August 12, 2015

Arkansas Giants: Champion Trees

Giants live among us. Arkansas Giants. From the Loblolly Pine to the Possum Haw, the Arkansas Forestry Commission maintains a list of champion trees, the titans of their species. So what makes a champion tree? Size. The official valuation system includes a “bigness index” determined by measurement—trunk circumference, tree height and average crown spread.

Known for its natural, scenic beauty, Arkansas currently has 123 champion trees, plus pending nominations. With more than 2.9 million acres included within three national forests (Ozark, Ouachita and St. Francis), is it any wonder? Arkansas has a vast amount of area for trees to breathe and grow.

Ozark National Forest, Arkansas

I’ve always had a thing for trees, and now that I know about this list, I’ve become a little obsessed with seeing these special trees for myself. Think about it. These champion trees have grown and survived for hundreds of years, avoiding lightning strikes and commercial development and forest blight. Arkansas Giants deserve to be recognized and celebrated.

The first champion tree I visited was practically in my own backyard in the Confederate Cemetery in Fayetteville (Washington County). This sugar maple, the largest in the state, measures 97 inches in circumference with a bigness index of 218. She is glorious to behold, and I plan to return in the fall when she is dressed in brilliant colors.

Sugar Maple, Washington County, Arkansas Champion

A week or so later as my son and I traveled across the state, we set out to find a few more champions. (Stick with me son and we shall have adventures…)

Yell County boasts seven champion trees! Here’s a shot of the northern catalpa champion tree in Dardanelle. This particular tree’s bigness index is 352.5 and was quite spectacular when we came upon it.

Northern Catalpa, Yell County, Arkansas Champion

You Might
Also Like…

Bentonville Film Festival Set for May 1-6

A few hours later in Monroe County, we searched for the largest fig tree in the state. Although I wasn’t that excited about seeing a fig tree—with a bigness index of 69, just how big could a fig tree be?—when we found it, I was nearly speechless. Truly.

Fig, Monroe County, Arkansas Champion

The last tree on my search so far (because I intend to continue visiting these trees) was in Mississippi County (my home county) on a dirt road I know like the freckles on my nose. Why? Because I practically grew up on this dirt road.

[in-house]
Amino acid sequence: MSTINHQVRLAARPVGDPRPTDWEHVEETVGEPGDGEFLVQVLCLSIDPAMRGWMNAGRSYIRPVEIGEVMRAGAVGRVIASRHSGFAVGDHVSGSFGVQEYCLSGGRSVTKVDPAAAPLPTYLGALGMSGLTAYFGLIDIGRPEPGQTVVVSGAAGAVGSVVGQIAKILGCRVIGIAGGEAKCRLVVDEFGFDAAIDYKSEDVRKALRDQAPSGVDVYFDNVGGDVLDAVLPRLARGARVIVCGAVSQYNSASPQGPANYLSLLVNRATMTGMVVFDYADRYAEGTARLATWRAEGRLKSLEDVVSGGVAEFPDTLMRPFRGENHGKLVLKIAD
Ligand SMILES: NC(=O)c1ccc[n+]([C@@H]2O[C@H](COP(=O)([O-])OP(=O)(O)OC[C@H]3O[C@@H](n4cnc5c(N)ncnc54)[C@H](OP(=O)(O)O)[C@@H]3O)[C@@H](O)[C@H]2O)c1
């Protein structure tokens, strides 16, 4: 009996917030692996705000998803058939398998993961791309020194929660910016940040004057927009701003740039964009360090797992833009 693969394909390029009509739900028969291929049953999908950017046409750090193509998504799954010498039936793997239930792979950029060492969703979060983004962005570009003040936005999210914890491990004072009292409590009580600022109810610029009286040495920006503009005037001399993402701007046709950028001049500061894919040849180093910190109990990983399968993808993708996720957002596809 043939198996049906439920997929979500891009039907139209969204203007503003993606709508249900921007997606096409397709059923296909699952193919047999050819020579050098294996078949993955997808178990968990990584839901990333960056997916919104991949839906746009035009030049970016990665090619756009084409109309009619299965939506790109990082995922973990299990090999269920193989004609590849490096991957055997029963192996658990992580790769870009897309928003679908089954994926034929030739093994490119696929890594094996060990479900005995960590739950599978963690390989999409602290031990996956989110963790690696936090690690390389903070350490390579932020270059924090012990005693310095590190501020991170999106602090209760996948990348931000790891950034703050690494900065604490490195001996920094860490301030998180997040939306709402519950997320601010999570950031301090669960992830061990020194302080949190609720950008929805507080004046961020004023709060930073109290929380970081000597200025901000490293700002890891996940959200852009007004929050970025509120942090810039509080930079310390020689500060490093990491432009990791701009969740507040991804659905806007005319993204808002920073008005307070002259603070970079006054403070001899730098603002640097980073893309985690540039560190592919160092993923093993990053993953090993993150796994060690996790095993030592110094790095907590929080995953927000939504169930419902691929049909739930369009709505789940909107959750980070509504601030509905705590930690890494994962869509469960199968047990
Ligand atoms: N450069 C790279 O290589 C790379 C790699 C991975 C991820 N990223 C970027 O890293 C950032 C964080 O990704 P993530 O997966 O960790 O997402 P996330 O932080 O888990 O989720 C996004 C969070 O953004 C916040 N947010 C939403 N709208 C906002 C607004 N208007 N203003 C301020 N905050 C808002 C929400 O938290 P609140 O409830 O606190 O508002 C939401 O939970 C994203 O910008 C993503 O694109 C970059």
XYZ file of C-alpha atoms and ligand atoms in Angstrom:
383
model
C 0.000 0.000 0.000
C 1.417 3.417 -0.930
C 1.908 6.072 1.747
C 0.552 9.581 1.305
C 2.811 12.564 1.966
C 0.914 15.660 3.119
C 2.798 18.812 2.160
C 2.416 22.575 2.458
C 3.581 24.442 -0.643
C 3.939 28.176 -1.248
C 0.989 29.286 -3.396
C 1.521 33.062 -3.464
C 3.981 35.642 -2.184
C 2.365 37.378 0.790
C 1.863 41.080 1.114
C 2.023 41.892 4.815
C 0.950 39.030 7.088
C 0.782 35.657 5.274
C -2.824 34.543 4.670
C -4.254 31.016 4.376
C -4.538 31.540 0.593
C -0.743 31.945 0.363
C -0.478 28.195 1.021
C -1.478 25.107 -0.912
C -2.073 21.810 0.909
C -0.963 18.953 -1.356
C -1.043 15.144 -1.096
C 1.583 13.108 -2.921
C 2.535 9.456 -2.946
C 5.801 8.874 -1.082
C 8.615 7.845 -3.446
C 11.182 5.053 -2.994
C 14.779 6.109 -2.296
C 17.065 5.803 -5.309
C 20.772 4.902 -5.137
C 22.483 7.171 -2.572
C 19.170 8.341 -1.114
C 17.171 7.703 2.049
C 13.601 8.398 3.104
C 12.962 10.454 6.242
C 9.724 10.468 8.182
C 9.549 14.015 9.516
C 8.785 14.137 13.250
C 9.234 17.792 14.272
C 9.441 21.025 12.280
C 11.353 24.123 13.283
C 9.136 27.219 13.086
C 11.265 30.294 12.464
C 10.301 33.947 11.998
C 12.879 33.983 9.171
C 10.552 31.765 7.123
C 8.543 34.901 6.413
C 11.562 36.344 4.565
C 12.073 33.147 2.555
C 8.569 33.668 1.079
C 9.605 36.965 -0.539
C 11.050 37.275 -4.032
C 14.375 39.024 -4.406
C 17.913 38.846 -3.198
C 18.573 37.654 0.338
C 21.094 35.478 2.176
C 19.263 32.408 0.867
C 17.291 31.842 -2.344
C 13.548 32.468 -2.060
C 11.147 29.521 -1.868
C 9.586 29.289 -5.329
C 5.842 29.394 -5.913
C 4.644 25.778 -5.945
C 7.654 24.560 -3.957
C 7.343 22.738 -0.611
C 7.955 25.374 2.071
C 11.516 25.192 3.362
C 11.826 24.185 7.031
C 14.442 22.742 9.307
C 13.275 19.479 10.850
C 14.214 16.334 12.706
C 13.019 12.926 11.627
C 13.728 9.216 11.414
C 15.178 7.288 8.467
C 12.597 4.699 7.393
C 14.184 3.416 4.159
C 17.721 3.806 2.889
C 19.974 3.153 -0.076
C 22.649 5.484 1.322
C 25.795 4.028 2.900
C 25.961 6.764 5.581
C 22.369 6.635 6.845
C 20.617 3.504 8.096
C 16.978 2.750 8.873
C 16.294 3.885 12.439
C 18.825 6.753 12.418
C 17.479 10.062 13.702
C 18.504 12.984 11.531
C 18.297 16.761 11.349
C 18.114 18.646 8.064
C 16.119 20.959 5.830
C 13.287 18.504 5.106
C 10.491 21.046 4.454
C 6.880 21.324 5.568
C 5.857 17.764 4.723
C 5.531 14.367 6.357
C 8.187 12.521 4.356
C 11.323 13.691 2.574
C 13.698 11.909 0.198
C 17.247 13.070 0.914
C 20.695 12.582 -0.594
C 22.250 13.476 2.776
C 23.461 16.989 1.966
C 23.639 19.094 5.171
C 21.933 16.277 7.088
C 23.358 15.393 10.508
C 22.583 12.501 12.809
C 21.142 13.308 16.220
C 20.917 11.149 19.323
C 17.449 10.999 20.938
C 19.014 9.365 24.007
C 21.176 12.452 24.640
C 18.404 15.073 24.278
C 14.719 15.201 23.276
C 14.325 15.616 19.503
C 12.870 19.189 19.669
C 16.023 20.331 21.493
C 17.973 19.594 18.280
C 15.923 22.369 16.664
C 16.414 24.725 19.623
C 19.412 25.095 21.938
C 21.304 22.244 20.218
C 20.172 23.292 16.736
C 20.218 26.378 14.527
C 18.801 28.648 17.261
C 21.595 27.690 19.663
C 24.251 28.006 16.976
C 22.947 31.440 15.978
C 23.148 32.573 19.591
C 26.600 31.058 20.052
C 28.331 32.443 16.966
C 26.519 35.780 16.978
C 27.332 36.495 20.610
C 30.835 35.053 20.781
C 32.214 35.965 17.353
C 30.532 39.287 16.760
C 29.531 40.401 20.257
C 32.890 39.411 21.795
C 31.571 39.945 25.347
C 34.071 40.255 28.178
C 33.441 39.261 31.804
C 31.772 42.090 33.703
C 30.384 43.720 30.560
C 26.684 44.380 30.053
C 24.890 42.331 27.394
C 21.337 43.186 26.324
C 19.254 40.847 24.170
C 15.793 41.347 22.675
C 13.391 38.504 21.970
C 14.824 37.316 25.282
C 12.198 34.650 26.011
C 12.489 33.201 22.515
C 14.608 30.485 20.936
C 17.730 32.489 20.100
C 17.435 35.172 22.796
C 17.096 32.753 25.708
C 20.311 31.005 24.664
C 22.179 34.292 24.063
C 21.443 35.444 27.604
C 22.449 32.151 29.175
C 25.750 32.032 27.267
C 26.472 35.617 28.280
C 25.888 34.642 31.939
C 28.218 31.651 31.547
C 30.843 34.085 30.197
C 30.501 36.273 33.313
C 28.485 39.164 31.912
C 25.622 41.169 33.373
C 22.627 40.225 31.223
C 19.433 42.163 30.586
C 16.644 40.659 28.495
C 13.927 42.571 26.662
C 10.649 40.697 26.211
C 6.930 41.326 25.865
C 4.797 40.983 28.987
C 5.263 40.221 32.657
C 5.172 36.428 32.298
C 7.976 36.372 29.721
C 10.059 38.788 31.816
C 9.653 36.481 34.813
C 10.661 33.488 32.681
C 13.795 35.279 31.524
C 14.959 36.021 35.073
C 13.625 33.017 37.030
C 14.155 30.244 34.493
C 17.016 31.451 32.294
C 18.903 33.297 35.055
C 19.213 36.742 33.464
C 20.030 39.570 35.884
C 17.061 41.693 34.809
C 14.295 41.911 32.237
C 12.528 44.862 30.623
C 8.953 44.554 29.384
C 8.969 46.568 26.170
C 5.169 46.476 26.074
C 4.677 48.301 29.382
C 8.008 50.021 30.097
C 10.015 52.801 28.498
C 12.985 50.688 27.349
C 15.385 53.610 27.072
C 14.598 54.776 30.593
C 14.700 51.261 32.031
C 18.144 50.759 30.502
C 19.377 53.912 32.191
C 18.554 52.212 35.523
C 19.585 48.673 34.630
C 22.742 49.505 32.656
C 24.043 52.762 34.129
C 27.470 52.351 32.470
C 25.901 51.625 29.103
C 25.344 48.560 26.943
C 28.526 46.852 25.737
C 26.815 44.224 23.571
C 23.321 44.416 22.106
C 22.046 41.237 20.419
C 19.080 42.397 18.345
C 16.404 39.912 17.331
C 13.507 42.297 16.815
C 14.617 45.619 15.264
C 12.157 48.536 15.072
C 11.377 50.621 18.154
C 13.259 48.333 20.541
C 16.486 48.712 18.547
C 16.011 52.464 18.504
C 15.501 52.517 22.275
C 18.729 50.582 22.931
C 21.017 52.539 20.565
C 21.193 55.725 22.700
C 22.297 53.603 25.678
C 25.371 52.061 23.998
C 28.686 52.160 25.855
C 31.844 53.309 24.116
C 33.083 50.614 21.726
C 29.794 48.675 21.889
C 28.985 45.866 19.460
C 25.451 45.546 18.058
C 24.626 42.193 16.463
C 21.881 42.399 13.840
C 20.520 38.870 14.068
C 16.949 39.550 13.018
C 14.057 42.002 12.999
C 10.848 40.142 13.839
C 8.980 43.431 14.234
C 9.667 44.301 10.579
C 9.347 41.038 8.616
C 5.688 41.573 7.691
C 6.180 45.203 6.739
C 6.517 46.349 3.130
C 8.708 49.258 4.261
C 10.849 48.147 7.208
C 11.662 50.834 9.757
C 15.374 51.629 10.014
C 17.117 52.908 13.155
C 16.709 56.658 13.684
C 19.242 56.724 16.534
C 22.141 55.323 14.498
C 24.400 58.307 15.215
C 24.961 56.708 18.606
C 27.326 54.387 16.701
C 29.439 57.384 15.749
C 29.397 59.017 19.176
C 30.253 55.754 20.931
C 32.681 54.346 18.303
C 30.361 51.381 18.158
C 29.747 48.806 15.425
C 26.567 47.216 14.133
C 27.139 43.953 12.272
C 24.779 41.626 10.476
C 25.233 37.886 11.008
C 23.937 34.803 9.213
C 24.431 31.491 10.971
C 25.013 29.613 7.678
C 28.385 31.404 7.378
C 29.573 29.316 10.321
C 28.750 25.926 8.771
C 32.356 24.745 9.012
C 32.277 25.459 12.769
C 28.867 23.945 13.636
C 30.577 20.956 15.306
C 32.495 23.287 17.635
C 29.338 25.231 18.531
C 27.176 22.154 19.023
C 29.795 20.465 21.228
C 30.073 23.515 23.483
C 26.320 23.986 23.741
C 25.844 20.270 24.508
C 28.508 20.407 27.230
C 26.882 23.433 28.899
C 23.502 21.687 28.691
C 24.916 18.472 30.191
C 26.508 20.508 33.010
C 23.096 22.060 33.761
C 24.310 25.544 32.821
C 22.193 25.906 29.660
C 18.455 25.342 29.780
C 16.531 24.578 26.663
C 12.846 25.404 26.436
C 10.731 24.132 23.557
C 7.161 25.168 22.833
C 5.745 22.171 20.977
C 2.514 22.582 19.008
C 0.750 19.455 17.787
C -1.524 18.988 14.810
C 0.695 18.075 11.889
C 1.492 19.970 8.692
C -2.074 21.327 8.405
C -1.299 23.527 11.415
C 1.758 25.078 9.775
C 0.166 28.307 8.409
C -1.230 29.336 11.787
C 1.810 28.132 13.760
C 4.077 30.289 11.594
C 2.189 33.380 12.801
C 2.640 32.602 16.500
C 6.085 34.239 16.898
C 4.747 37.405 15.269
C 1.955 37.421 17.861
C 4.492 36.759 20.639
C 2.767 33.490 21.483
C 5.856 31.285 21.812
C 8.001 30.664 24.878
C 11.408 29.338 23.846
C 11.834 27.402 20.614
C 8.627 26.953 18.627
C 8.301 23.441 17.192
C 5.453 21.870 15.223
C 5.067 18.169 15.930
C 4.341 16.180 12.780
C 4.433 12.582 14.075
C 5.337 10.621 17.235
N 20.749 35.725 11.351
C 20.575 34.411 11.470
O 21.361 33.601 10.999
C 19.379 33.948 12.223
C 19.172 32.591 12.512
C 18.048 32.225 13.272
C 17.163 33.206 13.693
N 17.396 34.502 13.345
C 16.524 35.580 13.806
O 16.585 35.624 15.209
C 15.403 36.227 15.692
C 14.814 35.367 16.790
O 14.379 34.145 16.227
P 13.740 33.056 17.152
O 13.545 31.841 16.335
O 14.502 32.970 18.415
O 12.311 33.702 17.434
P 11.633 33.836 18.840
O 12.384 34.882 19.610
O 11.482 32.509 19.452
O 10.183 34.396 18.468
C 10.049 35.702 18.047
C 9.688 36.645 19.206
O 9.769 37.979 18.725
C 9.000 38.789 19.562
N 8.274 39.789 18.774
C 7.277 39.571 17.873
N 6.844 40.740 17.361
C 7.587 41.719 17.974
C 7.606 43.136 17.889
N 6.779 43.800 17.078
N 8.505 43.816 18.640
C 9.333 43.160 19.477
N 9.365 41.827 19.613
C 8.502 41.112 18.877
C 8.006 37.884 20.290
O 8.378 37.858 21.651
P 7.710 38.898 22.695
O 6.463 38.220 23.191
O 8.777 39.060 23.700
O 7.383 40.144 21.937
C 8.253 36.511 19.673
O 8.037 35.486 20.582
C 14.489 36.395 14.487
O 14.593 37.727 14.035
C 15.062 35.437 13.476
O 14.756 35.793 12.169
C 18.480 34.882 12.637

American Elm, Mississippi County, Arkansas Champion

My cousin owns this American elm. When I think back on all the time I spent bike riding on that road and playing in the surrounding fields, I can’t believe I was growing up alongside such greatness, the largest American elm in the state.

A few additional “good to know” facts and tips about these Arkansas Giants:

  1. Although the list of champion trees includes owner and address, many of these trees are difficult or impossible to find without assistance from the forestry commission. When the address is simply “Ozark National Forest,” well that’s a little vague. Other trees are located on private property. Ask before wandering around in someone’s backyard.
  2. Although most trees are unmarked, it doesn’t matter. When you come upon a champion tree, you’ll know it. It will be seriously awe-inspiring.
  3. Linda Williams Palmer, Arkansan and Hot Springs artist, has created an entire collection of artwork surrounding these champion trees. Visit her website at
  4. The largest tree, the goliath of all the Arkansas Giants, is a Bald Cypress found in Arkansas County with a bigness index of 638! This tree is located in the White River National Wildlife Refuge, one of the largest remaining bottomland hardwood forests in the Mississippi River Valley. Click HERE to watch an excerpt of an award-winning video, which includes footage of this unbelievable tree.
  5. Anyone can nominate a tree. If you believe you have the largest tree of a particular species, contact the Arkansas Forestry Commission for an official measurement.

Now I leave you with the age-old question… if you could return as an Arkansas tree in your next life, which tree would it be?

Talya Tate Boerner

Arkansas Women Bloggers member member Talya Tate Boerner is a delta girl who grew up making mudpies on her family’s cotton farm in Northeast Arkansas. After thirty years in Texas, she has returned to the state she loves, settling in Northwest Arkansas. Talya draws inspiration from nature and appreciates the history behind food, family, places and objects. She blogs at Grace, Grits and Gardening and has been published in Arkansas Review, Front Porch and several on-line publications. Talya believes most any dish can be improved with a side of collard greens. Her debut novel, The Accidental Salvation of Gracie Lee, is available at Barnes & Noble, via Amazon, and at certain indie bookstores.

View Talya's website